Earlier this year Nirupa Roy made a rare public appearance at the Filmfare Awards to receive her award for lifetime achievement -- little did we know that this would be the last time we would see her.
The ultimate cine-ma passed away Wednesday night, unsung, almost lost to the film industry. In the last decade or so Nirupa Roy's screen output had dwindled to zero. Health problems plagued her. And Roy was shunned by most of the industry.
Nirupa Roy came to the film industry as a much-married shy Gujarati woman named Kokila Balsara. The late veteran actor Ashok Kumar, with whom she formed a hugely successful star-team as the ultimate Papa-Mama pair, often spoke fondly of how the shy housewife was teased out of her timidity to emote full-throttle on screen.
Initially Nirupa Roy chose to act only in mythological films. These allowed her to remain within the prescribed parameters of her inhibitions.
She made her debut in 1946 in V.M. Vyas' Gujarati "Ranakdevi", an adaptation of a folk tale, which immediately established her as a candidate for stardom. Two years later, Roy's career was rocking after she played the titled role in "Gunasundari". This was followed by a number of Mother Goddess roles where she was cast as a demure deity.
It was perhaps because of her inbuilt inhibitions that Nirupa Roy failed to make it as an A-grade leading lady in spite of her good looks and competent performances.
In 1955 at the prime of her career, just when she was cast in Rajinder Singh Bedi's "Garam Coat" as Balraj Sahni's wife (Roy and Sahni went on to do several films together as character actors), she switched to mother's roles, playing Dev Anand's mom in Subodh Mukherjee's "Munimji" when she was actually seven years younger than him.
After switching over prematurely to the grey zone, Nirupa Roy never looked back. She was by far the most successful screen mother of Hindi films. In 1975, she played her most famous mother's role in Yash Chopra's "Deewaar". As the woman caught between the moral conflicts of her two sons, Roy was flawlessly melodramatic.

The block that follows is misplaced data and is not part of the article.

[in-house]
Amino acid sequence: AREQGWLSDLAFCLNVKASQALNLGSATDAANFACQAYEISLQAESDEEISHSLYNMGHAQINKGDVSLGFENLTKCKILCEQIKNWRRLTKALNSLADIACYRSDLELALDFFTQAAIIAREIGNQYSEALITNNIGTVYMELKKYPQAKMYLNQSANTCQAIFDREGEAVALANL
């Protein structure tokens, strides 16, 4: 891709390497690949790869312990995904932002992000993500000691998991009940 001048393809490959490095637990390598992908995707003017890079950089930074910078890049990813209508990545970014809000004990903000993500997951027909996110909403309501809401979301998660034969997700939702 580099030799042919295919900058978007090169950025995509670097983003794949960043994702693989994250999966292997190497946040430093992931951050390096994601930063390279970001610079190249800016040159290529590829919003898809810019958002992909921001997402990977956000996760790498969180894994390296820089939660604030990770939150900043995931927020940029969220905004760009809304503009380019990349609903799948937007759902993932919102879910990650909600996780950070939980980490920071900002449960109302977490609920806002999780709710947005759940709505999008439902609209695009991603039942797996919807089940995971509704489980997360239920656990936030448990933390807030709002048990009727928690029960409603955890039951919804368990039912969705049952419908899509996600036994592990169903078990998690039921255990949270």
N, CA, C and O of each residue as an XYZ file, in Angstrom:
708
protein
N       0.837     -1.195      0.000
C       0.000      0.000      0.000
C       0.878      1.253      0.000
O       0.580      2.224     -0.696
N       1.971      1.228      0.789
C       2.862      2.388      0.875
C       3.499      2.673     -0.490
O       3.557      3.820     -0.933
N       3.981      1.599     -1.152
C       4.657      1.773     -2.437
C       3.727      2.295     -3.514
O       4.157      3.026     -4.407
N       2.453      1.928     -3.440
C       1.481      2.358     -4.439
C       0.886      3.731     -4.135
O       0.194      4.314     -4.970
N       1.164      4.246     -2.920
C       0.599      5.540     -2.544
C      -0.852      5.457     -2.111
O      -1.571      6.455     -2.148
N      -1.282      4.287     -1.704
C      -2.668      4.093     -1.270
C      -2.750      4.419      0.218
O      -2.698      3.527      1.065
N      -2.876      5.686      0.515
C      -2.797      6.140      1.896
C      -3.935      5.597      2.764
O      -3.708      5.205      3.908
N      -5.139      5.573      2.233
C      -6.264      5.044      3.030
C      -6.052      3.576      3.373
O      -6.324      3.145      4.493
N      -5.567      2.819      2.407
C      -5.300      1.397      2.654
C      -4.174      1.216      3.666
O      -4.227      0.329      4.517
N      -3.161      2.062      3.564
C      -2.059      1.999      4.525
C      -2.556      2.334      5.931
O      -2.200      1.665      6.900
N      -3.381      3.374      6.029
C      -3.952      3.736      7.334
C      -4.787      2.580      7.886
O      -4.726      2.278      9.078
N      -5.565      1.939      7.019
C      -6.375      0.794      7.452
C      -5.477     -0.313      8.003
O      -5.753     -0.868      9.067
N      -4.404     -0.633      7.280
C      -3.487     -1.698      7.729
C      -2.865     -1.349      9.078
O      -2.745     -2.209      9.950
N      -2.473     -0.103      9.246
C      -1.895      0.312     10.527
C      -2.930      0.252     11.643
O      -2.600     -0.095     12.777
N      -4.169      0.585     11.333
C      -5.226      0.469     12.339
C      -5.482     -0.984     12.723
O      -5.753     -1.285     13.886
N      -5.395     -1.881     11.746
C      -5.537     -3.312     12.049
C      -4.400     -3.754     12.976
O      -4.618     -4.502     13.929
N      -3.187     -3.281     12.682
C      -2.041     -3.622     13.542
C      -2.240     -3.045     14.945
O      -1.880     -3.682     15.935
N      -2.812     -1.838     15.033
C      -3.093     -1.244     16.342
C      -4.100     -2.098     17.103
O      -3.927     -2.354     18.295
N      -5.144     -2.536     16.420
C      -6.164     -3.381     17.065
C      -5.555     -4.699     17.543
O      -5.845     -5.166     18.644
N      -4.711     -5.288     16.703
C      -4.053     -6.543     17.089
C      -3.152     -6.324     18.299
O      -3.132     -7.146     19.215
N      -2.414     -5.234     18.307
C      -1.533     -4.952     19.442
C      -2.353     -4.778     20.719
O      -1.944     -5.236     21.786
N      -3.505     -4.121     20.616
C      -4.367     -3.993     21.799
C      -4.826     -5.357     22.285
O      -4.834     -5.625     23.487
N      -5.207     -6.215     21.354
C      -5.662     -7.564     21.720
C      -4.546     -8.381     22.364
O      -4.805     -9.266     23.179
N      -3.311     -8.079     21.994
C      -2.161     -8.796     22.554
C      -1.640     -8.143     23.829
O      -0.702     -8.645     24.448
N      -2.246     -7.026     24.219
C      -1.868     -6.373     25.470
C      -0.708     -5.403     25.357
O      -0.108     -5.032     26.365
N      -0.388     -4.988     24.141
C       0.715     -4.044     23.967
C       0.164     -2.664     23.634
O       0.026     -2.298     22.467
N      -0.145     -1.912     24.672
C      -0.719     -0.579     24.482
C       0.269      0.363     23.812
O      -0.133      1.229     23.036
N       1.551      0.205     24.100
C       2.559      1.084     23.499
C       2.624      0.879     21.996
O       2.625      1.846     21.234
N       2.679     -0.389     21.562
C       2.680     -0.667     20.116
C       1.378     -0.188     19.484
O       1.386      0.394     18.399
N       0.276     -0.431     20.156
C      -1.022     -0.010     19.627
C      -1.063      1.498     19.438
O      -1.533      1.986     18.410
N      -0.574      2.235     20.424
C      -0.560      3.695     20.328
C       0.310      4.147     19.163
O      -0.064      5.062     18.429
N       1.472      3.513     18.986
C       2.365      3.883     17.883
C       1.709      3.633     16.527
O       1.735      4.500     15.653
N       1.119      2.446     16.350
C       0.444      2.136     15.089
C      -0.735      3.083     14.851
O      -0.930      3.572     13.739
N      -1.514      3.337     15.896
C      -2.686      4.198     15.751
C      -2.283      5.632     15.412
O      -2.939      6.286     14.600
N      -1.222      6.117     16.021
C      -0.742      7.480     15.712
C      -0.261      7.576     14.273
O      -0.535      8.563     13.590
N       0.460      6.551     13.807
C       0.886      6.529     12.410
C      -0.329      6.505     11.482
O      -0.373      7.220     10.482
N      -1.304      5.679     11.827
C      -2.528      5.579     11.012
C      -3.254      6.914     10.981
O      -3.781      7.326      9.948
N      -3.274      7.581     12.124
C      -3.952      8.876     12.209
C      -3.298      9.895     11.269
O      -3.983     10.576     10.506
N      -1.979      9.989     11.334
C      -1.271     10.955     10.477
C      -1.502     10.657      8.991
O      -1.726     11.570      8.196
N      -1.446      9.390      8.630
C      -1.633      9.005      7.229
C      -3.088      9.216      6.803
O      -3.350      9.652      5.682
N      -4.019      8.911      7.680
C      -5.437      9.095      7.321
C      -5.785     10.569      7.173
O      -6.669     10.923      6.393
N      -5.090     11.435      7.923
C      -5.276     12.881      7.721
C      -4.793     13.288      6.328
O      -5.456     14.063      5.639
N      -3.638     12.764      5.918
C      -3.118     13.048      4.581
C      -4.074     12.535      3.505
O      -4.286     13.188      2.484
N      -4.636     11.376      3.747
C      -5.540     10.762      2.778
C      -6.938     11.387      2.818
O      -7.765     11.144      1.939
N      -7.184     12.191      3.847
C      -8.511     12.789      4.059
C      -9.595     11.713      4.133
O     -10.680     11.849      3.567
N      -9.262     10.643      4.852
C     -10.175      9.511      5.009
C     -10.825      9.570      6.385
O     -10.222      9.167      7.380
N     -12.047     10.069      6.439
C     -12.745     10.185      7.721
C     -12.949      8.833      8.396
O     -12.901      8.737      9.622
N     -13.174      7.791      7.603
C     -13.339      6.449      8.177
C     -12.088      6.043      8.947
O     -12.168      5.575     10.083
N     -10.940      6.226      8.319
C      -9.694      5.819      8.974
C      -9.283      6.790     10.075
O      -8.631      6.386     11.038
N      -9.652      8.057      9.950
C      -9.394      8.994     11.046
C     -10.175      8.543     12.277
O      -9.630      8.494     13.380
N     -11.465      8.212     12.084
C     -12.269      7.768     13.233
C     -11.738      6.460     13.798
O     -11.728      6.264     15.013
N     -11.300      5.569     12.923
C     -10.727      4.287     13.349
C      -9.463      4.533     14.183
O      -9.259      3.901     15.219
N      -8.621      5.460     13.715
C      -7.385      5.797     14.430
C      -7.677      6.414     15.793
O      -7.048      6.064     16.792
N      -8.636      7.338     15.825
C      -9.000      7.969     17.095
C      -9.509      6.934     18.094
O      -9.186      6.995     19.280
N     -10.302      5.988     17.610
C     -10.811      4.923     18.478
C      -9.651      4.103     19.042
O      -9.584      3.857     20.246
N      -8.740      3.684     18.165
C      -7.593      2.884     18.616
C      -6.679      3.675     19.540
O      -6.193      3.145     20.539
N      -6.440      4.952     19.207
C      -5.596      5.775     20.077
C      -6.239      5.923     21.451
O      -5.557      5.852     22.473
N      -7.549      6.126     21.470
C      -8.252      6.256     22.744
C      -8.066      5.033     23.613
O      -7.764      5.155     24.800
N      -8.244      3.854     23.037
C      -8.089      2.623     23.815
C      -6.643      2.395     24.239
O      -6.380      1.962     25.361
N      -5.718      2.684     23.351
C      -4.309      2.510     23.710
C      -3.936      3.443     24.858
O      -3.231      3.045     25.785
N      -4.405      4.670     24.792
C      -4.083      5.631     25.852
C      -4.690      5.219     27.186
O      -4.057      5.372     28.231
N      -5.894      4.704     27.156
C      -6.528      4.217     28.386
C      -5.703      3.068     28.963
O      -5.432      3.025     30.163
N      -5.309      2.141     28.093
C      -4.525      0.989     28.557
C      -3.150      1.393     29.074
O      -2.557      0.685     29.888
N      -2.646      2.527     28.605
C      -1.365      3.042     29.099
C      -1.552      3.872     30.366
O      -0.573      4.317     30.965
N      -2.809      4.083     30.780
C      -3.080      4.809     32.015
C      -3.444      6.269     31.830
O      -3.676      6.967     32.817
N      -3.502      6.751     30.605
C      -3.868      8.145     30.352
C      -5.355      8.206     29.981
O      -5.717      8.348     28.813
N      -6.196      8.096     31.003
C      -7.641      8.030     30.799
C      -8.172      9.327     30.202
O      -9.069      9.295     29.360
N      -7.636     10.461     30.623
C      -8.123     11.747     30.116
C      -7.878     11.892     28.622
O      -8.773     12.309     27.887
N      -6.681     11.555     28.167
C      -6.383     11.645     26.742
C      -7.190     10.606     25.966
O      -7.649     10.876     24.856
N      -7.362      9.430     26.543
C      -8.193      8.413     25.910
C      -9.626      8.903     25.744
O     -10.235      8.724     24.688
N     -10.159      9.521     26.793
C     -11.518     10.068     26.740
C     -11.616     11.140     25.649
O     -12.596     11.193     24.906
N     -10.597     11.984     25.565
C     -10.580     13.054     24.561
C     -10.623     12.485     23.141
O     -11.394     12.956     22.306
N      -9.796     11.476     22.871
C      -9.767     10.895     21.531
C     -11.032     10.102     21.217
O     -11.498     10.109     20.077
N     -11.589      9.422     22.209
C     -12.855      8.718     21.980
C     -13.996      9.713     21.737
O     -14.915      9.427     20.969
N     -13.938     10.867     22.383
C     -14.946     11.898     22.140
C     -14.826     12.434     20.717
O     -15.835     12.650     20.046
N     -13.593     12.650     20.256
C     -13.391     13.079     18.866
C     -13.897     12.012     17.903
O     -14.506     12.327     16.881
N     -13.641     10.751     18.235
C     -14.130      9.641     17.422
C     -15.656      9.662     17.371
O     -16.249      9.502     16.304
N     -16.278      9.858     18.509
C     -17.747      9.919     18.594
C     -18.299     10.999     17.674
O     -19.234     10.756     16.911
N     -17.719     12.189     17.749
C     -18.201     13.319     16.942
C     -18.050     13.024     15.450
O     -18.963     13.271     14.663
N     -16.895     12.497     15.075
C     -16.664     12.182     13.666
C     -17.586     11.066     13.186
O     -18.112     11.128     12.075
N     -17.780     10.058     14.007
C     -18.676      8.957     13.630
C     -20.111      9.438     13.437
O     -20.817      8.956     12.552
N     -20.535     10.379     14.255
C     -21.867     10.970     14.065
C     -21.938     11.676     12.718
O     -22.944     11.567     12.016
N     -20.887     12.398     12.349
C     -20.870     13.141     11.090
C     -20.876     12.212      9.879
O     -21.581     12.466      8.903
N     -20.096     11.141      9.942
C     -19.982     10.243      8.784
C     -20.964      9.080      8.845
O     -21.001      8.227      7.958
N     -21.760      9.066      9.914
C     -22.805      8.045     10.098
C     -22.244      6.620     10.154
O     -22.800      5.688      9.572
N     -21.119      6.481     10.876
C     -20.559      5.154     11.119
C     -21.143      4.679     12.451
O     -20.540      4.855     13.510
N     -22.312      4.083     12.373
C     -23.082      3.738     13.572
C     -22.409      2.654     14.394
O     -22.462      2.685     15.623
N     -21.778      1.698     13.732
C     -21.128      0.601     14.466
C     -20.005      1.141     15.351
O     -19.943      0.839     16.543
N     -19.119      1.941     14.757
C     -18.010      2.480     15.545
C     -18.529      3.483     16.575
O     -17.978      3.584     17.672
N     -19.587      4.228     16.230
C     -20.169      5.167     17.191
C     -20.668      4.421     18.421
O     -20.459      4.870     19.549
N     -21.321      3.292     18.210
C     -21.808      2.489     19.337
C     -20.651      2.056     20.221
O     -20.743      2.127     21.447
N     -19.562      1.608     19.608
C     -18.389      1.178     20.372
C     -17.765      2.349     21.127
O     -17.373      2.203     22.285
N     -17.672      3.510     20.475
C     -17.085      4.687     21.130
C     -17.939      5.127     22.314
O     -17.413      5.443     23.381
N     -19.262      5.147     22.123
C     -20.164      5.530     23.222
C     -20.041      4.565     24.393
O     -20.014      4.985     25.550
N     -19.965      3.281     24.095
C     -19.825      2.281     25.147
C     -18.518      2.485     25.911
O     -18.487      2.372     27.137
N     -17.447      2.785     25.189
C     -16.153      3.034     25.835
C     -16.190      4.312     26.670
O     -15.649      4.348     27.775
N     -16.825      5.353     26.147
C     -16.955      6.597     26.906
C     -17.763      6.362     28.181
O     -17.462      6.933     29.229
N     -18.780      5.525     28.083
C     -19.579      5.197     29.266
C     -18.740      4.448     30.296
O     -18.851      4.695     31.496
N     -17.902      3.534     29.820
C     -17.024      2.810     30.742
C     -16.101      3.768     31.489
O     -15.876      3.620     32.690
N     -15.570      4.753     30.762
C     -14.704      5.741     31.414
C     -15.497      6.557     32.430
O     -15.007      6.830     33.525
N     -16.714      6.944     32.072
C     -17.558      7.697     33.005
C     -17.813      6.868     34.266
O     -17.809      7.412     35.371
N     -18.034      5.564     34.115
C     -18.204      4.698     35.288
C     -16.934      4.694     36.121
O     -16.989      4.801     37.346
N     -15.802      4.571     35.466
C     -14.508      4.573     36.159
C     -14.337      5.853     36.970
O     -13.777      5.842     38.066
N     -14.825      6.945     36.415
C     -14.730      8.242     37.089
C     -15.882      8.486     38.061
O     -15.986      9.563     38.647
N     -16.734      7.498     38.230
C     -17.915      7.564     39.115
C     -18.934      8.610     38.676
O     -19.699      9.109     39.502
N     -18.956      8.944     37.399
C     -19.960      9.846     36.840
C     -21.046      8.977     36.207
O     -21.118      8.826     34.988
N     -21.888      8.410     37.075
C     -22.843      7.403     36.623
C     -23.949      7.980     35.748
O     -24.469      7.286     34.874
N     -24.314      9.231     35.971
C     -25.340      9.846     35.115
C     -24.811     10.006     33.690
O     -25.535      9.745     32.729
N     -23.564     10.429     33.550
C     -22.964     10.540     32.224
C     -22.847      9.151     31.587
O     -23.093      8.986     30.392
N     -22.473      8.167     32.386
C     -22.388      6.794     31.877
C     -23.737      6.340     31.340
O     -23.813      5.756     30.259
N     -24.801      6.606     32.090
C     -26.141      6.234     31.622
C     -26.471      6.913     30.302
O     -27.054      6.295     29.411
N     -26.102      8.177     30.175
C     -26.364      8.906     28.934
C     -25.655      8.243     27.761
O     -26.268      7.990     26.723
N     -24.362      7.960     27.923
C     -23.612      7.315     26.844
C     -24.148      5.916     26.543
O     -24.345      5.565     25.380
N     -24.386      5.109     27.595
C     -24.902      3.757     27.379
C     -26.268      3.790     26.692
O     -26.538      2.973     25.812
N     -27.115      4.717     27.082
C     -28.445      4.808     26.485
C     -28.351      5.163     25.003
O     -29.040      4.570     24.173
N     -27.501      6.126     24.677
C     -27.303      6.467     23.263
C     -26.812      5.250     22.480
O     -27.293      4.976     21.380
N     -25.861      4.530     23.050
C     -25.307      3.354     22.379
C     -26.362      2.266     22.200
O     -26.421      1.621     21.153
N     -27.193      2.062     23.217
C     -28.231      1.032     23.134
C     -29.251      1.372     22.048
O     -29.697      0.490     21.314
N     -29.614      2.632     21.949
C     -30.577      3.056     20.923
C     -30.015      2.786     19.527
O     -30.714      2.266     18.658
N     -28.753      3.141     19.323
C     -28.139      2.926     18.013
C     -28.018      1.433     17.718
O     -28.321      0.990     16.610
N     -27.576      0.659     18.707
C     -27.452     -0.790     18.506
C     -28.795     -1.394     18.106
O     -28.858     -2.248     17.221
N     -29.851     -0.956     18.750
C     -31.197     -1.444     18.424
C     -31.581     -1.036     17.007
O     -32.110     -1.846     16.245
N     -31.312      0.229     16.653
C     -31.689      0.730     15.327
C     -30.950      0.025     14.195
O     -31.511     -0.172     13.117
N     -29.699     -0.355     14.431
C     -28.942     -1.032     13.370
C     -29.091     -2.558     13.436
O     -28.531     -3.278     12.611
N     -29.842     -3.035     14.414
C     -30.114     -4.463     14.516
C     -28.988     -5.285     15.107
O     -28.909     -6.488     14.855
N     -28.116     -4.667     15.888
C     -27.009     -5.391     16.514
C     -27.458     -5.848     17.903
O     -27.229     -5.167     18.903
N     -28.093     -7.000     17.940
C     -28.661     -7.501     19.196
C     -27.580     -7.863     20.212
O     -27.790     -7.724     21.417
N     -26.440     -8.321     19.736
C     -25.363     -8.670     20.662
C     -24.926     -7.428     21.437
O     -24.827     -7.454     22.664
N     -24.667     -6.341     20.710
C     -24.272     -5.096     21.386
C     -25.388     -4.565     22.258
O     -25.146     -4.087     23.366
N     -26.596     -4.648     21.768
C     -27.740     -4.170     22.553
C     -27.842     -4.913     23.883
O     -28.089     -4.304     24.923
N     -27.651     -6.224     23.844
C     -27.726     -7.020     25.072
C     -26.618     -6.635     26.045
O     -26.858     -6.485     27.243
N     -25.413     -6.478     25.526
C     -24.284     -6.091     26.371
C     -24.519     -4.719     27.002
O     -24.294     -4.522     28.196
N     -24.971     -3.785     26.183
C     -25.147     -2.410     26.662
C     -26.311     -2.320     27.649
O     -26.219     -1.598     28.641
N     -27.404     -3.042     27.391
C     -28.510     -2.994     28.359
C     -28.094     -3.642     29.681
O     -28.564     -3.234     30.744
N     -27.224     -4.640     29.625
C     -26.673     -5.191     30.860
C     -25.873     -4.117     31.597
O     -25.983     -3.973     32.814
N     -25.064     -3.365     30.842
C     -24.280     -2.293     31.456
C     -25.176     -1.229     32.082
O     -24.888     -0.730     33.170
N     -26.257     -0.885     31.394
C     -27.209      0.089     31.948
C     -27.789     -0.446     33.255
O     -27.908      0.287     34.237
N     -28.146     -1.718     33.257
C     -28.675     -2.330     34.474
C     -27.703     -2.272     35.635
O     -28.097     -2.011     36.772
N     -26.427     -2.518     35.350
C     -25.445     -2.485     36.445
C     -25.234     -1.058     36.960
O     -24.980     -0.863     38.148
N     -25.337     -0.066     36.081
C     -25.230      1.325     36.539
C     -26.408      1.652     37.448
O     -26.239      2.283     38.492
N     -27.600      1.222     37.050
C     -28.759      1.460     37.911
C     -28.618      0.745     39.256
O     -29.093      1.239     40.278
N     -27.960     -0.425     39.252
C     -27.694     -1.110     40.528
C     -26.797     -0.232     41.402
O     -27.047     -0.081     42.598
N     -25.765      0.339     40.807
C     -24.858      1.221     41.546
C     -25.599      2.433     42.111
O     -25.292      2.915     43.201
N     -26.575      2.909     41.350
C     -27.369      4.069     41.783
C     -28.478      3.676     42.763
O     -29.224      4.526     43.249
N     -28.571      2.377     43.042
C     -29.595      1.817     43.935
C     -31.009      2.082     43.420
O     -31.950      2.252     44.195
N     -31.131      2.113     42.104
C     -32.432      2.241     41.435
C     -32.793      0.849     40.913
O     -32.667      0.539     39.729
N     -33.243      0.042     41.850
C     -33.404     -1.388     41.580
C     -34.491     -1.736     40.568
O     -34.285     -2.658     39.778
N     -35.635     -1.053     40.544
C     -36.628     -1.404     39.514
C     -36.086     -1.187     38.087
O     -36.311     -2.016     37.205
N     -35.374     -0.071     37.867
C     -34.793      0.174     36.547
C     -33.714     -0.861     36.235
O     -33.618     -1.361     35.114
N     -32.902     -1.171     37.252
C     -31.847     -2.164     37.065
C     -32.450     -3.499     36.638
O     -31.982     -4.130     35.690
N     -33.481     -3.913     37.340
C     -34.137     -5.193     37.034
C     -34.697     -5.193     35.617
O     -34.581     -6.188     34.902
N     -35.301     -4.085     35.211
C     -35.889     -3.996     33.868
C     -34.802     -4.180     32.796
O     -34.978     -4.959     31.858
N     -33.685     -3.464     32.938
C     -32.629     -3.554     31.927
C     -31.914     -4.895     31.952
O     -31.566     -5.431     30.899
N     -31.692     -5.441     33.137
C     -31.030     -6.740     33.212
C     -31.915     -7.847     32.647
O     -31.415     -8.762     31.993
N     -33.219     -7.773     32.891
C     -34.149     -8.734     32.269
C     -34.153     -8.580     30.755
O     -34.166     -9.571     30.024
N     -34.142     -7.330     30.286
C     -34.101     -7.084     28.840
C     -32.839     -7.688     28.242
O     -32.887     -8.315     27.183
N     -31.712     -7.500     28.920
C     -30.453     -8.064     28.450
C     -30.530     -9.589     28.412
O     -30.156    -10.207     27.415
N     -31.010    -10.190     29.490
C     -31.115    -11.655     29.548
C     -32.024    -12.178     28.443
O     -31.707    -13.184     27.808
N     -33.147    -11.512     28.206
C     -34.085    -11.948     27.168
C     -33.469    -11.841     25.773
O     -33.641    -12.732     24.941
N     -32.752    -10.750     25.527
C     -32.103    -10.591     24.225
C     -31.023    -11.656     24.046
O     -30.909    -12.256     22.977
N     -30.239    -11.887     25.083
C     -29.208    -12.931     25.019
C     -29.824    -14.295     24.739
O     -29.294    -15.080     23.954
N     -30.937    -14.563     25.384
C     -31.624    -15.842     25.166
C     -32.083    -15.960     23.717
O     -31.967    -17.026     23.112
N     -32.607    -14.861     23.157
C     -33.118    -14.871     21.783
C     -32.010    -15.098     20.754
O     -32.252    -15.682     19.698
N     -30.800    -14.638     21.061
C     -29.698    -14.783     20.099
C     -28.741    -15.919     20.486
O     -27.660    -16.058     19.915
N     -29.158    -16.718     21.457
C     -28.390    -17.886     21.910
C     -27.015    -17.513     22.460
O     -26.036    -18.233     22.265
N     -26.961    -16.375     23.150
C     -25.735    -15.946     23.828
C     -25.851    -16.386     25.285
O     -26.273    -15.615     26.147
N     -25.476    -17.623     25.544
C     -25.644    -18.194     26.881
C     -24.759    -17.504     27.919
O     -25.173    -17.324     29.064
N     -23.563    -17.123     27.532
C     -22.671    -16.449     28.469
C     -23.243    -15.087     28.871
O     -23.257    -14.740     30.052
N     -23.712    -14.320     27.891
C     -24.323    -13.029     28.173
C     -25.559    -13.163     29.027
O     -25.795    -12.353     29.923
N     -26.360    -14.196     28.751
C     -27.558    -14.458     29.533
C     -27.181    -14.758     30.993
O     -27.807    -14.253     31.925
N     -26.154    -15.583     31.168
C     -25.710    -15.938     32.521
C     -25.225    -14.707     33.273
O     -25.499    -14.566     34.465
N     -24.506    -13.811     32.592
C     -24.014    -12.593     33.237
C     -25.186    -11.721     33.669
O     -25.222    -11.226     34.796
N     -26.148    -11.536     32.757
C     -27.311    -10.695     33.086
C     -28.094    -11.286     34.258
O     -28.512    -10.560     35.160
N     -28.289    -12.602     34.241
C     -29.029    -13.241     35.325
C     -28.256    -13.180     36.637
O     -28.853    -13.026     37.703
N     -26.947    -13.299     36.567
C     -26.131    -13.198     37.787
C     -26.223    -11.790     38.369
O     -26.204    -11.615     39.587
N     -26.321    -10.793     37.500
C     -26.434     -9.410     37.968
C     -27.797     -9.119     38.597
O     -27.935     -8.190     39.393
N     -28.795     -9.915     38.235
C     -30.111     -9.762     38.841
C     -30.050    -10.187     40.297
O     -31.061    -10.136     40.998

The role won her a Filmfare Award for best supporting actress, a rare occurrence for an actress her age.
Roy went on to play Amitabh Bachchan's mother in a large number of films including "Amar Akbar Anthony", "Suhaag", "Muqaddar Ka Sikandar", "Mard" and "Ganga Jumna Saraswati".
In the 1990s, her career faded away. Younger, more glamorous, actresses like Waheeda Rehman and Raakhee took over the mother's slot. Roy withdrew into anonymity to resurface briefly as Jimmy Shergil's grandmother in "Jahan Tum Le Chalo" in 1998.
Nothing was heard of her thereafter. No one cared.
Amitabh Bachchan recalls his long association with Hindi cinema's most beloved mother with fondness. "Working with Nirupaji was such fun. She was a warm and affectionate lady. She played my mother so often that we had actually begun to feel as though we were related."
Now when the mother figure in Hindi cinema is fast losing its relevance, Nirupa Roy's death seems symbolical.